The National Recording Registry

Who gets to decide what a classic is?

We don’t often think of librarians as powerful people, but by choosing what to preserve, librarians can stitch history from a grab bag of remnants. Especially if those librarians work at the Library of Congress and they’ve been charged with carrying out the dictates of the National Recording Preservation Act.

Just what is the National Recording Preservation Act? Well, our old friend Alan Kennedy, former music industry insider and musical trivia nonpareil, is here to tell us.

Continue reading “The National Recording Registry”

The talking piano

Fourier analysis tells us that you can do a darn good job modeling any periodic waveform by adding together a series of sine waves. The image below was lifted from the Wikipedia article on the Gibbs phenomenon, in which the goal is to assemble a square wave.


On Jim Bumgardner’s KrazyDad blog I came across this talking piano. It’s from a German-language documentary, but the modeled words are in English. What’s going on? In a process similar to Fourier analysis, you can play lots of piano notes that together add up to a pretty good approximation of someone talking. Spoken words have lots of structure, and musical notes are building blocks of acoustic structure. With the help of a computer and many-fingered robotic pianist, you can make a piano talk.

It’s an uncanny sound. I think it’s just begging to appear in a haunted house movie.

Möbius music

Hofstadter’s Gödel, Escher, Bach is one of my all-time favorite books. As the name implies, there are many references to Bach’s music, particularly his fugues and canons. When I was reading the book back in high school, it was hard to track down and listen to all the music that came up in the book, let alone their musical scores. The world is different now, though. Take Bach’s Crab Canon, for example. Now you can find sites aplenty that describe it, show you the music, and play it. It’s called a crab because it is played against itself forward and backwards simultaneously. Don’t believe me? Look at this MIDI roll visualization (it looks like a crab!), and then listen to the audio file played backwards. You can’t do that to too many pieces of music and still have something worth hearing.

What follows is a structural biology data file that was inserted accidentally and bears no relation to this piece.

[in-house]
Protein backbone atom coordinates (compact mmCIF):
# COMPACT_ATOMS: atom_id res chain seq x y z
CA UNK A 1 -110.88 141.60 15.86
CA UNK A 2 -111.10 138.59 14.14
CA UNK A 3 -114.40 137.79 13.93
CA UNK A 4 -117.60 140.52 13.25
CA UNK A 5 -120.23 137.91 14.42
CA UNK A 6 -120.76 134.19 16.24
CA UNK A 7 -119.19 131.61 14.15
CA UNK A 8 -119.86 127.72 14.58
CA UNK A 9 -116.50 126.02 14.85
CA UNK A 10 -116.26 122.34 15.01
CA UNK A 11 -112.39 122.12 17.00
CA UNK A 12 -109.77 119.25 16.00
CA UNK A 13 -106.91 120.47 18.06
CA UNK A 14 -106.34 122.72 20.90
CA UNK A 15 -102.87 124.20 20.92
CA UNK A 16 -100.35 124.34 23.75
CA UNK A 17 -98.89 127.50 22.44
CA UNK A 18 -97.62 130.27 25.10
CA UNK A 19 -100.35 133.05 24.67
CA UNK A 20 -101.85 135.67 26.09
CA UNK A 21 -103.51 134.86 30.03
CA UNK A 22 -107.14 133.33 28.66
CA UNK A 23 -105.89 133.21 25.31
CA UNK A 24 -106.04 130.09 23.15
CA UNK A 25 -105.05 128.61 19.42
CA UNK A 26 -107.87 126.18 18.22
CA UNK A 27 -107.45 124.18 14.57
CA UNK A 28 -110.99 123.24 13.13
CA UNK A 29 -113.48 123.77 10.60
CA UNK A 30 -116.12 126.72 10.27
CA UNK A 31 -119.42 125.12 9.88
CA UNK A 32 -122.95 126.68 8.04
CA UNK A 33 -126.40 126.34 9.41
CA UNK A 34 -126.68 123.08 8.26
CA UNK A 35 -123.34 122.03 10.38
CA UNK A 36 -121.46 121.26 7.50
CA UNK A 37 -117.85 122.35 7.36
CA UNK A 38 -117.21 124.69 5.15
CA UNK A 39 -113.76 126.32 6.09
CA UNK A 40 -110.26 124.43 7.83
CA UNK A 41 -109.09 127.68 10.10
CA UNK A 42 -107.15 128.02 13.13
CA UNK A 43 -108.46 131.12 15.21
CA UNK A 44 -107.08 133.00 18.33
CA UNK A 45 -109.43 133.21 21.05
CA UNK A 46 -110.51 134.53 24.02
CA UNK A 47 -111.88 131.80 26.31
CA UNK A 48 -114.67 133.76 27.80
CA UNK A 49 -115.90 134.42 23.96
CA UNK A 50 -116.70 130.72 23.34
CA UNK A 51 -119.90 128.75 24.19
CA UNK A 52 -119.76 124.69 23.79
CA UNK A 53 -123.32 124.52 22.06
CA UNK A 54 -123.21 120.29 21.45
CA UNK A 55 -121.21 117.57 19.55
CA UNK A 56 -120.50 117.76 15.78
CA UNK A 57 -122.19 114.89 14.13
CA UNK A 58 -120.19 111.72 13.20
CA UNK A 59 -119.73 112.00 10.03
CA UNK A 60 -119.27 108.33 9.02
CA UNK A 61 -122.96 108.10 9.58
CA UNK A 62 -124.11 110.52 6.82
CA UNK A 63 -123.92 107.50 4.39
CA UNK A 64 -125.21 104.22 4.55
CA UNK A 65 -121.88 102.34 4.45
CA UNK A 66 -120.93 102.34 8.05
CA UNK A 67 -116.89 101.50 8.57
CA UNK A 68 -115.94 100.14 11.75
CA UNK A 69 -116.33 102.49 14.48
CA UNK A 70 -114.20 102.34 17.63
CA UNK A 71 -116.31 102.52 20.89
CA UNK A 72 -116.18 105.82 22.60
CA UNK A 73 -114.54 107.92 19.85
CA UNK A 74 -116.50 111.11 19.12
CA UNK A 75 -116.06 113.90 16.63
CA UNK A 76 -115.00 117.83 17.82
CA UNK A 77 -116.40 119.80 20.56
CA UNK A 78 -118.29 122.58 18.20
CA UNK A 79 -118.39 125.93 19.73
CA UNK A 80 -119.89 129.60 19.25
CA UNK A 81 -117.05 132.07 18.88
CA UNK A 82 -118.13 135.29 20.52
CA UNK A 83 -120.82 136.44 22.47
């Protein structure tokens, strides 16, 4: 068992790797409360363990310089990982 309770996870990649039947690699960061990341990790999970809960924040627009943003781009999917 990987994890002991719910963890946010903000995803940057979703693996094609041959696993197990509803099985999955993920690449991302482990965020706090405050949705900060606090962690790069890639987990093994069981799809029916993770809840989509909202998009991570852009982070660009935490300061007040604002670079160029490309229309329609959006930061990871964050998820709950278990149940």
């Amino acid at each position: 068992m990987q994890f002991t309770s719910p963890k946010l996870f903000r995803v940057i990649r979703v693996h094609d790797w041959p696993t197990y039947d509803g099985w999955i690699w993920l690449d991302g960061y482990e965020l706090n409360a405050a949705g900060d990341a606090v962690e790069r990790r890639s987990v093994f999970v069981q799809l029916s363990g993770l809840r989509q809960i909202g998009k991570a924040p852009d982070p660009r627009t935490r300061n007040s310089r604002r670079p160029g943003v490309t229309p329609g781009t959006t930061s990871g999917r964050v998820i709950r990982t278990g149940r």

But wait! Why not look at how Bach’s canons resemble functions, and our friend the crab is g(t) = f(18-t). And if you print the piece out on a Möbius strip, you and a friend can play it together, assuming you’re on the same differentiable manifold (ha ha! you knew that). But don’t take my word for it. Watch the video.

Curiously, when it comes to Möbius music, Bach is not the only game in town. I was thoroughly charmed by this video of Vi Hart playing her comparatively recent composition, the Harry Potter Septet on a Möbiola. I like how the variable crank speed is part of the performance.

PLEASE NOTE: I don’t know if it’s really called Möbiola, but that’s what I would call it if I were king.

Kutiman mixes YouTube

YouTube is filled with music. There are instructional videos, performance videos, and people simply practicing or showing off in front of their cameras. Find a piece you like and, from the comfort of your own home, you can play with them in a virtual jam session. Ophir Kutiel, an Israeli musician, was doing exactly this one day, playing his guitar alongside a drum video. Maybe it was this one.

And he had a revelation: couldn’t he could find another YouTube video of a guitarist to play with the drummer? He could mix and match a virtual band that never existed. From this insight, he built an entire album of music videos hacked together from dozens of pre-existing videos.

He released it earlier this year under his professional name, Kutiman, and it became a viral internet sensation. It’s really great. If you haven’t seen it already, please please watch it here: THRU YOU | Kutiman mixes YouTube. “The Mother of All Funk Chords” is the mother of all mashups. Kutiman is a virtuoso metamusician, and his instrument is the YouTuba.

Ramsey theory is a mathematical theory built around the idea that complete disorder is impossible. Order is inevitable. Chaos can’t stop itself from knitting a lovely sweater every now and again. Luckless cacophony can only push so far up the curve of diminishing returns. YouTube may look like a bottomless sack of horseshit, but there’s a symphony in there and Kutiman knows how to fish it out.

And so may we all. I find Ramsey theory profoundly comforting. When it seems like everything is going to hell, look around for the magic sparks.

Visual music

Stephen Malinowski is a polymath composer/musician/programmer who created something called the Music Animation Machine. What it does is animate music scores in a way that makes their rhythmic and tonal structures really jump out at you.

For example, here is a Chopin Etude (opus 10, #7)